The governor talks with Jmore about his recent trade mission to Israel.

From Sept. 20-26, Gov. Larry Hogan led a trade mission to Israel with a delegation of 26 state business, education, health care and community leaders. This was the governor’s first trip to the Jewish state, and it was designed largely to increase trade between Israel and Maryland.

Jmore recently spoke to Hogan about the trip.

What were the main objectives of your mission to Israel?

Maryland has a very strong, productive relationship with Israel, and we wanted to make that even stronger. So this was primarily a trade mission to find ways to do even more business between Maryland and Israel.

We also had a focus on meeting with higher education institutions in Israel. And on the health side, we involved the University of Maryland Medical System and Johns Hopkins with Hadassah Hospital. In addition, we wanted to show our strong support for Israel. So for all of these objectives, we had a great and diverse group of folks with us.

The first three days, we had back-to-back meetings in Tel Aviv, meetings almost every hour with different business people, and then with people from universities.
After Tel Aviv, we went to Jerusalem and continued to have business meetings. We also had some cultural and religious events. We participated in a traditional Shabbat dinner, visited the Yad Vashem [Holocaust] memorial, and we were able to pray at the Western Wall.

Were you happy with what the trip accomplished?

We accomplished many [objectives]. For example, on our economic development focus, we met with Enzymotec and its subsidiary, VAYA Pharma, which we got to recently locate their U.S. headquarters at the University of Maryland BioPark in Baltimore.

We were with Electronics Technology Associates and their subsidiary, Cyberbit, and they announced the very first live, stand-alone cyber-security training center in the United States, to be based in Baltimore City and to employ 100 people. We are tripling the size of their corporate headquarters in Maryland, and it will be the first cyber-security training center in the United States.

I also addressed 250 Israeli high-tech entrepreneurs on the campus of Tel Aviv University.  Their start-up companies have brilliant ideas to team with Maryland companies and help them all to grow.

We signed a new MOU [memorandum of understanding] for five years with Hebrew University and the University of Maryland, Baltimore, that is focused on combined research opportunities. We will share in research and training and exchange of scholars for seminars and conferences, and we will have an exchange of students.

With UMBC [University of Maryland, Baltimore County] and Tel Aviv University, we signed another MOU for five years to promote cooperation between the two universities, as well as expand research opportunities, exchange students and academic staff, and share in training.

In addition to that, the Negev is the cyber hub of Israel, and Maryland is the cyber capital of America. We signed a sister-state relationship between Maryland and the Negev region, so I see great collaborative cyber-tech opportunities between Israel and Maryland.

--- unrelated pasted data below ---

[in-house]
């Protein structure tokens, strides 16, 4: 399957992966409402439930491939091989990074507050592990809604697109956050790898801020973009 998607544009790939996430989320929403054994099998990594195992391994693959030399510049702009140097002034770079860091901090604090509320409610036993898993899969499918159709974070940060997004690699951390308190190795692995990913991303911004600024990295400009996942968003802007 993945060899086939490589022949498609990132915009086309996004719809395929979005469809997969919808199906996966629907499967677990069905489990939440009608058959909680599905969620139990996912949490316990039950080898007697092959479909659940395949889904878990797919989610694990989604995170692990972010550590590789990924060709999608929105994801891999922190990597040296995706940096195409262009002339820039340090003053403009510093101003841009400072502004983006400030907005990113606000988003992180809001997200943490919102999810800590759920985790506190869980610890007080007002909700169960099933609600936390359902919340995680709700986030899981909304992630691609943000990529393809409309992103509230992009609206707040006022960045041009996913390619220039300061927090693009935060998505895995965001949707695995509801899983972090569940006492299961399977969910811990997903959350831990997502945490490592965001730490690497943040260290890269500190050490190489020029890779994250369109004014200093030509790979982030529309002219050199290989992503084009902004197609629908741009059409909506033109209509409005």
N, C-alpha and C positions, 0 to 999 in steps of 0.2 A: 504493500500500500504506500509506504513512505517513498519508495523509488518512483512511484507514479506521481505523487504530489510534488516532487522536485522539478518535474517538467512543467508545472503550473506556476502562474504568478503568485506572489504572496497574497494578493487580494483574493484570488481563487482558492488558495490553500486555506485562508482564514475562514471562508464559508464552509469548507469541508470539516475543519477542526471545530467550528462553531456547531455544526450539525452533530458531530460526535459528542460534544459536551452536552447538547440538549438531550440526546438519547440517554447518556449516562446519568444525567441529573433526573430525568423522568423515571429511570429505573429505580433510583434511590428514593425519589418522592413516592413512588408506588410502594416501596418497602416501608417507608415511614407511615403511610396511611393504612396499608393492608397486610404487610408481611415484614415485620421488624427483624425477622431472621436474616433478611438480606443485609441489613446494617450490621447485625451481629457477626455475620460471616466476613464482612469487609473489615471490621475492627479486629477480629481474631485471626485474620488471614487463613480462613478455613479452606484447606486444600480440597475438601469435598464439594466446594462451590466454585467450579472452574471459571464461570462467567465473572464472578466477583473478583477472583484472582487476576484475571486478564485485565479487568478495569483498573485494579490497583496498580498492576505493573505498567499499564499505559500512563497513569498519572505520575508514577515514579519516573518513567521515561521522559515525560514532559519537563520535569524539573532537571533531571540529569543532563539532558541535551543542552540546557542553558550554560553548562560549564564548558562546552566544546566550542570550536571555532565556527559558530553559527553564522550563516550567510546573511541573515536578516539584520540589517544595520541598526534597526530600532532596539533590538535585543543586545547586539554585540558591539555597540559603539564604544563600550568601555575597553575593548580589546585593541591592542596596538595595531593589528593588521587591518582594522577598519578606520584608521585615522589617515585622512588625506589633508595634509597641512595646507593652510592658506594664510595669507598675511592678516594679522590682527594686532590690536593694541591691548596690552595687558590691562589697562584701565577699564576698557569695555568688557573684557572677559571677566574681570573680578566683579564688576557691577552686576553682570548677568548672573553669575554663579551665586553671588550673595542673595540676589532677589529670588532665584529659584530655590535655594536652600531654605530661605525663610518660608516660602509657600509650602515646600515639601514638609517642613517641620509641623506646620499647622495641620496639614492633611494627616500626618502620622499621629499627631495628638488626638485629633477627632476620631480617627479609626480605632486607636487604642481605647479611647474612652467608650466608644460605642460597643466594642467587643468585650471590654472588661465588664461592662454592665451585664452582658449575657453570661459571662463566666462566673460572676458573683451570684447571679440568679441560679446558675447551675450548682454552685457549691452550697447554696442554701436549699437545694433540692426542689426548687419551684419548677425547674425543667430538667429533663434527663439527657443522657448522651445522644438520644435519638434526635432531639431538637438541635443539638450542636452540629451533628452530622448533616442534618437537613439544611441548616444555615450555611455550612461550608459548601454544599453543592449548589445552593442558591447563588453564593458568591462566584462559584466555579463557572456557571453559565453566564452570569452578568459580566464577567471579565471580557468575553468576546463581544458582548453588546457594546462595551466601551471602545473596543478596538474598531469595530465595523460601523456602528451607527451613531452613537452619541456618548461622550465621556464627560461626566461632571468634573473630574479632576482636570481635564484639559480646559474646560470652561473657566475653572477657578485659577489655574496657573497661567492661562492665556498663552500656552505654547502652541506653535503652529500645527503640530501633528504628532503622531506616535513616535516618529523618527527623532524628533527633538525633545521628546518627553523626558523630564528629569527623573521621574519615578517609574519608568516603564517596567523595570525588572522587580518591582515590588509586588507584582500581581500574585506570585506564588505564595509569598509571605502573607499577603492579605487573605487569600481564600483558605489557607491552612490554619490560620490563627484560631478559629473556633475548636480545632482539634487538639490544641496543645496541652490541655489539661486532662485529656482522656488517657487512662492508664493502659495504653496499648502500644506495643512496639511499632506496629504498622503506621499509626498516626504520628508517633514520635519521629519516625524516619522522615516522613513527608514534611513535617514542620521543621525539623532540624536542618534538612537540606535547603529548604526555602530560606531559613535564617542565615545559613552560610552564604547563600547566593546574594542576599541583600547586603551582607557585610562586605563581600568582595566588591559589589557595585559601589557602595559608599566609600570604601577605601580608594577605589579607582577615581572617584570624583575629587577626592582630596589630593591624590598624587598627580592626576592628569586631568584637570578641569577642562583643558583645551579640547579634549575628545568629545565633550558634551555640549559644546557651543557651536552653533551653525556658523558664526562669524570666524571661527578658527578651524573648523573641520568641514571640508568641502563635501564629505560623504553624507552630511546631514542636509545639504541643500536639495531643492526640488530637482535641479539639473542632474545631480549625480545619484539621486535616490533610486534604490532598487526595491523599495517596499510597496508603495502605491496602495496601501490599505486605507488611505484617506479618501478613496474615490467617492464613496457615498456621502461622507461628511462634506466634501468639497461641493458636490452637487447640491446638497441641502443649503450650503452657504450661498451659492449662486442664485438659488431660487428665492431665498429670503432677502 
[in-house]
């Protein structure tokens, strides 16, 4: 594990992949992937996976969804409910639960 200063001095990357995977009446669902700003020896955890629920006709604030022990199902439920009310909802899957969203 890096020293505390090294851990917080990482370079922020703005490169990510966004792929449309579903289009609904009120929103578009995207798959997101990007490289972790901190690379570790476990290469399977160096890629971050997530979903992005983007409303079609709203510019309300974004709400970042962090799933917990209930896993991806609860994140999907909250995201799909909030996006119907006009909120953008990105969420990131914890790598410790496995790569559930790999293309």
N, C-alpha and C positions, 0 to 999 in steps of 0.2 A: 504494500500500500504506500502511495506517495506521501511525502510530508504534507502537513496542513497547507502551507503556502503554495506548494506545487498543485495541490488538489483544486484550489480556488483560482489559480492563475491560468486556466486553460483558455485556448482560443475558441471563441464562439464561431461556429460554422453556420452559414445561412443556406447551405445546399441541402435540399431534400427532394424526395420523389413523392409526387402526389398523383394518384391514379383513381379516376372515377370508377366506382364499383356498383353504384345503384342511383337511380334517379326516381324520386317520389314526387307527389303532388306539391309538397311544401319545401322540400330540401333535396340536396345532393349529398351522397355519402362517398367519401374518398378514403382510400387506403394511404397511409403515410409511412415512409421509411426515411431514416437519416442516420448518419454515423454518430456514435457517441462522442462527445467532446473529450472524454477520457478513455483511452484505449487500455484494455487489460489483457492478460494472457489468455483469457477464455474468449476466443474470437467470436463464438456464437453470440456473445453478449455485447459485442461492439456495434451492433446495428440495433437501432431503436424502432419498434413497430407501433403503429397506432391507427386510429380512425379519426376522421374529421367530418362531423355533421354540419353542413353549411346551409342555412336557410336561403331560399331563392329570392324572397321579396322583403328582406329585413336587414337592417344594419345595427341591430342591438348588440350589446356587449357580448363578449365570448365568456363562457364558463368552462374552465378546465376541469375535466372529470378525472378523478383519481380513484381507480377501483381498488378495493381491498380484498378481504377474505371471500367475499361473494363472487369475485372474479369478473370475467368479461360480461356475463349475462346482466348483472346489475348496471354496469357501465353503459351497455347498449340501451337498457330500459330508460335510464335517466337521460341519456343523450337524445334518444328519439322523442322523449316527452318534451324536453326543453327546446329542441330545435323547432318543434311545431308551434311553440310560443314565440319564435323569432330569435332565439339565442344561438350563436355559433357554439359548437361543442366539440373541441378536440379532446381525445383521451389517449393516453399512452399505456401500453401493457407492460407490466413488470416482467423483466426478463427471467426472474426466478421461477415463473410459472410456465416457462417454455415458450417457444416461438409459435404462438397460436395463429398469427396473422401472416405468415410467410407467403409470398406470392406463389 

What are the next steps?

We’re following up on all of them. Our secretary of state and several state committees are following up, as are teams at our and their universities to expand our relationships and to make further progress. Plus, we have other accomplishments that we are not yet ready to announce.

The great people in our delegation – business leaders, presidents of our top universities, leaders of major Jewish organizations in the state – they are all following up.

What are some of the most memorable experiences of this trip?

For me, on the personal side, most memorable was Yad Vashem, and most moving was my visit to the Western Wall in Old Jerusalem.

We also went to Hadassah Hospital.  My personal physician, Dr. Aaron Rapoport, was on the trip along with his father, Mort, who was a founder of the University of Maryland Medical System. He was also on the board of Hadassah Hospital. We were part of the birth of Hadassah Hospital because some of the original donors to that hospital came out of Baltimore. Hadassah Hospital’s Shock Trauma center is modeled after the University of Maryland’s Shock Trauma Center, which was the first one in the world. During a seminar at Hadassah Hospital, I got to talk about my experience with cancer. Many people on the trip and many people there were praying for me when I was going through my treatment. I very much appreciated their prayers and support.

It was great to be able to go on this trip. I had planned to take this trip last year and then planned it again this summer. I was happy to be cancer-free and healthy enough to have the opportunity of a lifetime to take this trip.

Gov. Larry Hogan chats with a young cancer patient at Hadassah Hospital.

Gov. Larry Hogan chats with a young cancer patient at Hadassah Hospital.

Unfortunately, you weren’t able to meet the late Israeli President Shimon Peres during your trip because he was ailing.

I was very much looking forward to meeting with Shimon Peres. He had his stroke shortly before we left on the trade mission, and then sadly he passed away. He was a champion of peace for Israel and around the world. His selfless service to the Israeli people for more than half a century will always be an inspiration. His legacy will always remain as a great leader, a statesmen and a peace keeper.

Peter Arnold is a writer and editor who lives in Olney.



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